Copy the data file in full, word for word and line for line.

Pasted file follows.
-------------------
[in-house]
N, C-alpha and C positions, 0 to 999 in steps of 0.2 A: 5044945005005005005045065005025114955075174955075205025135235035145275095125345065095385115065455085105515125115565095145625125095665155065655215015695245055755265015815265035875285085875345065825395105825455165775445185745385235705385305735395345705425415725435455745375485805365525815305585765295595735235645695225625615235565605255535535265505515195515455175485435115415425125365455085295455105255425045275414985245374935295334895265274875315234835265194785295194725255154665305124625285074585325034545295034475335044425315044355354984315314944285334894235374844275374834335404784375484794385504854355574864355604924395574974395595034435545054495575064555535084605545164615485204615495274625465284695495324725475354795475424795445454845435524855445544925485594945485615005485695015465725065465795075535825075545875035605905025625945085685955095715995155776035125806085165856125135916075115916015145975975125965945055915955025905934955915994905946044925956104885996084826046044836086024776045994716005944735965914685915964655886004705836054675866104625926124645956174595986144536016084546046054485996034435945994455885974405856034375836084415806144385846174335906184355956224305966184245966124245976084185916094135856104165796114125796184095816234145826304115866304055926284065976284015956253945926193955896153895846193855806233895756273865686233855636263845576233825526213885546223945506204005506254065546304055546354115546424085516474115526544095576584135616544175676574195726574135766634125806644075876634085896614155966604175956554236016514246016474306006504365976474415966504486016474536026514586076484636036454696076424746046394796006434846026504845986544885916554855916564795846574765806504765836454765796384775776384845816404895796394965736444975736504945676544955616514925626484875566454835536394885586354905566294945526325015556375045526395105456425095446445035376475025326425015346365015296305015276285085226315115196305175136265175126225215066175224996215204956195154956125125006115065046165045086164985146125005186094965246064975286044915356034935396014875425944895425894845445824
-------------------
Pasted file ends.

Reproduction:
[in-house]
N, C-alpha and C positions, 0 to 999 in steps of 0.2 A: 5044945005005005005045065005025114955075174955075205025135235035145275095125345065095385115065455085105515125115565095145625125095665155065655215015695245055755265015815265035875285085875345065825395105825455165775445185745385235705385305735395345705425415725435455745375485805365525815305585765295595735235645695225625615235565605255535535265505515195515455175485435115415425125365455085295455105255425045275414985245374935295334895265274875315234835265194785295194725255154665305124625285074585325034545295034475335044425315044355354984315314944285334894235374844275374834335404784375484794385504854355574864355604924395574974395595034435545054495575064555535084605545164615485204615495274625465284695495324725475354795475424795445454845435524855445544925485594945485615005485695015465725065465795075535825075545875035605905025625945085685955095715995155776035125806085165856125135916075115916015145975975125965945055915955025905934955915994905946044925956104885996084826046044836086024776045994716005944735965914685915964655886004705836054675866104625926124645956174595986144536016084546046054485996034435945994455885974405856034375836084415806144385846174335906184355956224305966184245966124245976084185916094135856104165796114125796184095816234145826304115866304055926284065976284015956253945926193955896153895846193855806233895756273865686233855636263845576233825526213885546223945506204005506254065546304055546354115546424085516474115526544095576584135616544175676574195726574135766634125806644075876634085896614155966604175956554236016514246016474306006504365976474415966504486016474536026514586076484636036454696076424746046394796006434846026504845986544885916554855916564795846574765806504765836454765796384775776384845816404895796394965736444975736504945676544955616514925626484875566454835536394885586354905566294945526325015556375045526395105456425095446445035376475025326425015346365015296305015276285085226315115196305175136265175126225215066175224996215204956195154956125125006115065046165045086164985146125005186094965246064975286044915356034935396014875425944895425894845445824